3 interesting features of NetworkX

NetworkX is a Python package for the creation, manipulation, and study of the structure, dynamics, and functions of complex networks.”

NetworkX lets the user create a graph and then study it. For example – find the shortest path between nodes, find node degree, find the maximal clique, find coloring of a graph and so on. In this post, I’ll present a few features I find interesting and are maybe less known.

Multigraphs

Multigraph is a graph that can store multiedges. Multiedges are multiple edges between two nodes (it is different from hypergraph where an edge can connect any number of nodes and no just two). NetworkX has 4 graph types – the well-known commonly used directed and undirected graph and 2 multigraphs –  nx.MultiDiGraph for directed multigraph and nx.MultiGraph for undirected multigraph.

In the example below, we see that if the graph type is not defined correctly, functionalities such as degree calculation may yield the wrong value –

import networkx as nx</pre>
G = nx.MultiGraph() G.add_nodes_from([1, 2, 3]) G.add_edges_from([(1, 2), (1, 3), (1, 2)]) print(G.degree()) #[(1, 3), (2, 2), (3, 1)] H = nx.Graph() H.add_nodes_from([1, 2, 3]) H.add_edges_from([(1, 2), (1, 3), (1, 2)]) print(H.degree()) #[(1, 2), (2, 1), (3, 1)] 

Create a graph from pandas dataframe

Pandas is the swiss knife of every data scientist, so naturally, it would be a good idea to create a graph from pandas dataframe. The other way around is also possible. See the documentation here. The example below shows how to create a multigraph from a pandas dataframe where each edge has a weight property.

import pandas as pd</pre>
df = pd.DataFrame([[1, 1, 4], [2, 1, 5], [3, 2, 6], [1, 1, 3]], columns=['source', 'destination', 'weight']) print(df) # source destination weight # 0 1 1 4 # 1 2 1 5 # 2 3 2 6 # 3 1 1 3 G = nx.from_pandas_edgelist(df, 'source', 'destination', ['weight'], create_using=nx.MultiGraph) print(nx.info(G)) # Name: # Type: MultiGraph # Number of nodes: 3 # Number of edges: 4 # Average degree: 2.6667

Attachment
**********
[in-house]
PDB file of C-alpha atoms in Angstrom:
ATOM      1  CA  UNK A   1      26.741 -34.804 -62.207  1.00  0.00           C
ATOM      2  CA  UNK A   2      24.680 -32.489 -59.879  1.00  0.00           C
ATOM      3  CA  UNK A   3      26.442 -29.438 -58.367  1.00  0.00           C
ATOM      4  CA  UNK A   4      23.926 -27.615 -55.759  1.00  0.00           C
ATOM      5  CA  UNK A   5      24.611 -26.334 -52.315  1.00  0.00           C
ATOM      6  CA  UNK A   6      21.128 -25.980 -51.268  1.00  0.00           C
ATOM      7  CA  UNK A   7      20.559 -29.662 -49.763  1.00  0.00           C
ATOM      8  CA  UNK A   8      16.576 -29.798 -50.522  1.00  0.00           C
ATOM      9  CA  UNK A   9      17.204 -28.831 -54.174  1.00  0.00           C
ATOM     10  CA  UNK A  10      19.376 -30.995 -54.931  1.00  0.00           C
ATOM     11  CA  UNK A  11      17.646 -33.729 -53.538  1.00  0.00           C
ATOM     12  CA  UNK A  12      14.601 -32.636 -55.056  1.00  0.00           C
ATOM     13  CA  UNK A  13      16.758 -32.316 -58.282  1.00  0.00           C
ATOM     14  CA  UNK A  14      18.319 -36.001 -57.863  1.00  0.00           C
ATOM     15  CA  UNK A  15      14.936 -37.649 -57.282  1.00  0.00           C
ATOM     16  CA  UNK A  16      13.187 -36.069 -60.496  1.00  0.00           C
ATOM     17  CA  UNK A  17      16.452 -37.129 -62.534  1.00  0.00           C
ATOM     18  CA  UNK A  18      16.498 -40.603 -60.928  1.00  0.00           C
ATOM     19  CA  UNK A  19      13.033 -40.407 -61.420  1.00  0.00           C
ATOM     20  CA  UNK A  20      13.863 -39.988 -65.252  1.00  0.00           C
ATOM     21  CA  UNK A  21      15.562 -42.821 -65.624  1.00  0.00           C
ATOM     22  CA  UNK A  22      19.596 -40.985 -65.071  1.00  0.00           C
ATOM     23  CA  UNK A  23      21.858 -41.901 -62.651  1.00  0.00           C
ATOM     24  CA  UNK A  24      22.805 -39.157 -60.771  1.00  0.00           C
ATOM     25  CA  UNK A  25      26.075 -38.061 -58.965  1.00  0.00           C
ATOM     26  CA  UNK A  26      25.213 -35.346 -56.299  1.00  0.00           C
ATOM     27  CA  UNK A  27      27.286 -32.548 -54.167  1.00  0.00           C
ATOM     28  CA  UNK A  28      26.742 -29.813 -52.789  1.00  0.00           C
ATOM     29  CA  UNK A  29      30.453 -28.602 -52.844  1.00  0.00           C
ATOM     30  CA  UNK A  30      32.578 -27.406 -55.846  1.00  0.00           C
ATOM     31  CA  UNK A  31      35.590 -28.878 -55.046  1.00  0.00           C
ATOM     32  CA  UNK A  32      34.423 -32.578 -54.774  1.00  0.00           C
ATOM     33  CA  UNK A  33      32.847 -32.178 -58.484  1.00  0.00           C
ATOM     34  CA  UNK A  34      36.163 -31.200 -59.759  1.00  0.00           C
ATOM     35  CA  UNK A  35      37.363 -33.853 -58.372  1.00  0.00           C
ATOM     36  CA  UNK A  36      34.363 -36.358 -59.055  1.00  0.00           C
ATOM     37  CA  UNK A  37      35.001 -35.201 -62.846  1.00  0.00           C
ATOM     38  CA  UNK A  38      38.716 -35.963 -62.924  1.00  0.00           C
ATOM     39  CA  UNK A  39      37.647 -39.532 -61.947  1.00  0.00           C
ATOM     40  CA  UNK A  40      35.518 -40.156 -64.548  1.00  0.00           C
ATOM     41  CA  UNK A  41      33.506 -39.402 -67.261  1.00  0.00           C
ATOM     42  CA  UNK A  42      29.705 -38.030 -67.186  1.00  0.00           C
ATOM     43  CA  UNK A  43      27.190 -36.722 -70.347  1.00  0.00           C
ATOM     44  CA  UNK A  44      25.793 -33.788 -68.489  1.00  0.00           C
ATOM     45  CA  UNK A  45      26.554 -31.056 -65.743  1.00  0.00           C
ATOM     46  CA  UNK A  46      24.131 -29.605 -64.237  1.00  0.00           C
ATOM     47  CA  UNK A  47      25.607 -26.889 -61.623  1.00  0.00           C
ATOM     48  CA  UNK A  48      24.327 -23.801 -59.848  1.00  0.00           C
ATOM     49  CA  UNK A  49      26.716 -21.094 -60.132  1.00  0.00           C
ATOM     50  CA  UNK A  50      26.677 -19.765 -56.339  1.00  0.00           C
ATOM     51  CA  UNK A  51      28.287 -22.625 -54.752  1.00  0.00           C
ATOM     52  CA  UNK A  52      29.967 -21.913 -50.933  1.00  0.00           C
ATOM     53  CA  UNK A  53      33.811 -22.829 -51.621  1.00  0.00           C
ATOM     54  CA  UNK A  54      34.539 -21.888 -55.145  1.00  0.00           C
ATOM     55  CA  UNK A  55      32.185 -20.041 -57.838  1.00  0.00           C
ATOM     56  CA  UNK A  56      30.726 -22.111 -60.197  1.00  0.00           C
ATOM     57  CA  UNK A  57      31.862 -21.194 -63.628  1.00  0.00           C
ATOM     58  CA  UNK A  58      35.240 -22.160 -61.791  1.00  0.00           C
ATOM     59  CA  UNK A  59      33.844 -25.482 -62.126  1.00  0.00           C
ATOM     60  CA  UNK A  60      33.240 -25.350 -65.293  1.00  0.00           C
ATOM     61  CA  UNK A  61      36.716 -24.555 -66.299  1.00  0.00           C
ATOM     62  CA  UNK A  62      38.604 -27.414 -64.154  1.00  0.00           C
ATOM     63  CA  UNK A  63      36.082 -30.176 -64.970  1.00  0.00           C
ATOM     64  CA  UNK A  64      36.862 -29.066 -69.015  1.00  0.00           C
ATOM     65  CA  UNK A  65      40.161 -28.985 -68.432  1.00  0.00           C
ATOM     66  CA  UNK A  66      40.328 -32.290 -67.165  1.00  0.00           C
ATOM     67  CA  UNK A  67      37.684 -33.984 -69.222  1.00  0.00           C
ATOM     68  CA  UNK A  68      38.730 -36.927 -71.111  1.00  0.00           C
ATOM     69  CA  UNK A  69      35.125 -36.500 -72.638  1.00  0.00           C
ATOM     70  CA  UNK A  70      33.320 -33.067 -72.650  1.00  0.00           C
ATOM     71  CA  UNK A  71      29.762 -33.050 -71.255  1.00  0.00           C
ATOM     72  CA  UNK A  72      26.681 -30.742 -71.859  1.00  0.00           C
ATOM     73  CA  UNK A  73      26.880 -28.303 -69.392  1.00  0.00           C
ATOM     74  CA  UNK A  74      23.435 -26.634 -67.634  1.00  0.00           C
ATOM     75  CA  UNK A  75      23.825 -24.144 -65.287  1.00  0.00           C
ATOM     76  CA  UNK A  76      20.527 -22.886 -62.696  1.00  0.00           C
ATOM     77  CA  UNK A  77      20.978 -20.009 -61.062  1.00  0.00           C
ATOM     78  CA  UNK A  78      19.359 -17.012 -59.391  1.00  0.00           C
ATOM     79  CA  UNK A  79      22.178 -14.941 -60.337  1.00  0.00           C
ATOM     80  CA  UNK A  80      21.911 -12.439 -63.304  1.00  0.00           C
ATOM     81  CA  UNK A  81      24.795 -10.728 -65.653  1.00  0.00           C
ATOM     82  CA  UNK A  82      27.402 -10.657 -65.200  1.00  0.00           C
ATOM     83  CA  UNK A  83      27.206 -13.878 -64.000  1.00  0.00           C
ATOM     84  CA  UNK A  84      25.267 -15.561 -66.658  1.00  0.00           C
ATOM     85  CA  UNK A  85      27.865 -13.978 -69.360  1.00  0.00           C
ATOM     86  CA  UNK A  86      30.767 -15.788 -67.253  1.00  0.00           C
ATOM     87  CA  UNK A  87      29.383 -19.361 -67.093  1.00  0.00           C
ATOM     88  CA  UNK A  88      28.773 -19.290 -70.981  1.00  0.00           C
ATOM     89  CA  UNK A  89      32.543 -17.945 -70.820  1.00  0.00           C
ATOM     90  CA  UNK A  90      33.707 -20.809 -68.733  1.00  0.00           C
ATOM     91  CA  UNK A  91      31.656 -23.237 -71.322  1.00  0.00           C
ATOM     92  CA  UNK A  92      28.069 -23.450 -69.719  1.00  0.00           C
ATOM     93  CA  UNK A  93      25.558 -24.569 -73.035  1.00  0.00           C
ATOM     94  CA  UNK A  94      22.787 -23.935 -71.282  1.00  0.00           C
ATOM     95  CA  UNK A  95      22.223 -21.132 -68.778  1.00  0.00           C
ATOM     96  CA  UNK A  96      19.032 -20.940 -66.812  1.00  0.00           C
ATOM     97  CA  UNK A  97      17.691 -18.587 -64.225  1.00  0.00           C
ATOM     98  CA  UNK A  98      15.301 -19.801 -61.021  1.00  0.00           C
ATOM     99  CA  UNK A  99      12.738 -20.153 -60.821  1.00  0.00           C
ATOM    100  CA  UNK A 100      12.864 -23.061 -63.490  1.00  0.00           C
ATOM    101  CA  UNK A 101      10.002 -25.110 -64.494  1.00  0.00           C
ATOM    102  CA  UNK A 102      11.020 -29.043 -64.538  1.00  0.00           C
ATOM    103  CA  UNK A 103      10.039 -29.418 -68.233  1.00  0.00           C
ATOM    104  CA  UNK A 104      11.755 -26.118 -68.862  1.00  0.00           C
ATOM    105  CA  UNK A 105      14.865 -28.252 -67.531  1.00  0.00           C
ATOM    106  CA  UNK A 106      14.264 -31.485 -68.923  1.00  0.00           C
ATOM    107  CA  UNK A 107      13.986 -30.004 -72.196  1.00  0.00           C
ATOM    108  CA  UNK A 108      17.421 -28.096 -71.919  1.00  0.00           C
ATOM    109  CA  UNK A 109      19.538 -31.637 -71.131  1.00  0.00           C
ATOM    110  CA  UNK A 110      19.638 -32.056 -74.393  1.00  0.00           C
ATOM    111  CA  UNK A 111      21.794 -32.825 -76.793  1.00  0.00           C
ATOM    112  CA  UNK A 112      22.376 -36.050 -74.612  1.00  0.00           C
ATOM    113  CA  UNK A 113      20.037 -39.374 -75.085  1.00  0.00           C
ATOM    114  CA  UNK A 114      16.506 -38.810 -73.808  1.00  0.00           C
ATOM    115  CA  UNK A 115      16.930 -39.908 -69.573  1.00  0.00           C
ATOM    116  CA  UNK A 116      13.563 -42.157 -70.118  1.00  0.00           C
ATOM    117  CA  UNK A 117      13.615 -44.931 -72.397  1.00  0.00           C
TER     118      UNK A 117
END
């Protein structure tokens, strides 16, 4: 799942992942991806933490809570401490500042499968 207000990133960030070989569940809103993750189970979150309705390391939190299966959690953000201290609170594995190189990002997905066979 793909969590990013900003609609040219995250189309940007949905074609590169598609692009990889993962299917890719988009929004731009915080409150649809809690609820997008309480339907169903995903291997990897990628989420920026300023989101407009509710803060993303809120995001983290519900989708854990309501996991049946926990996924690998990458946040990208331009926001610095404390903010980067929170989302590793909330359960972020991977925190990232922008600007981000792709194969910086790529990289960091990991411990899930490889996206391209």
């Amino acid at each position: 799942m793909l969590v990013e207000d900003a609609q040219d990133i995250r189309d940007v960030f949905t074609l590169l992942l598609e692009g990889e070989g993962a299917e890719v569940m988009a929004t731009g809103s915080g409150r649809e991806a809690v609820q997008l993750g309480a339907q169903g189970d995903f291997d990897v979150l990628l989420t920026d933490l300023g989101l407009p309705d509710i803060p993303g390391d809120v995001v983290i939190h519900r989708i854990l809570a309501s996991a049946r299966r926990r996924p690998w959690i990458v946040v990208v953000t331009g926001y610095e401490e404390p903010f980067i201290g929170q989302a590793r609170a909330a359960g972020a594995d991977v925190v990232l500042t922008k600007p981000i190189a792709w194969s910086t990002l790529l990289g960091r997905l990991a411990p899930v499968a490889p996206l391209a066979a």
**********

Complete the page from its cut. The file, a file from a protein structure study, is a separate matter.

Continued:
Graph generators

One of the features I find the most interesting and powerful. The graph generator interface allows creating several types we just one line of code. Some of the graphs are deterministic given a parameter (e.g complete graph of k nodes) while some are random (e.g. binomial graph). Below are a few examples of deterministic graphs and random graphs. The examples below are the tip of the iceberg of the graph generator capabilities.

Complete graph – creates a graph with n nodes and an edge between every two nodes.

Empty graph – creates a graph with n nodes and no edges.

Star graph – create a graph with one central node connected to n external nodes.

G = nx.complete_graph(n=9)
print(len(G.edges()), len(G.nodes()))
# 36 9
H = nx.complete_graph(n=9, create_using=nx.DiGraph)
print(len(H.edges()), len(H.nodes()))
# 72 9
J = nx.empty_graph(n=9)
print(len(J.edges()), len(J.nodes()))
# 0 9
K = nx.star_graph(n=9)
print(len(K.edges()), len(K.nodes()))
# 9 10

Binomial Graph – create a graph with n nodes and each edge is created with probability p (alias for gnp_random_graph and erdos_renyi_graph).

G1 = nx.binomial_graph(n=9, p=0.5, seed=1)
G2 = nx.binomial_graph(n=9, p=0.5, seed=1)
G3 = nx.binomial_graph(n=9, p=0.5)
print(G1.edges()==G2.edges(), G1.edges()==G3.edges())
# True False

Random regular graph – creates a graph with n nodes, edges are created randomly and each node has degree d.

G = nx.random_regular_graph(d=4, n=10)
nx.draw(G)
plt.show()

Random regula graph

Random tree – create a uniformly random tree of n nodes.

G = nx.random_tree(n=10)
nx.draw(G)
plt.show()

random_tree

All the code in this post can be found here

Additional Resource

Official site

SO questions

https://www.datacamp.com/community/tutorials/networkx-python-graph-tutorial

https://www.geeksforgeeks.org/directed-graphs-multigraphs-and-visualization-in-networkx/amp/

Visualization – Data scientist toolkit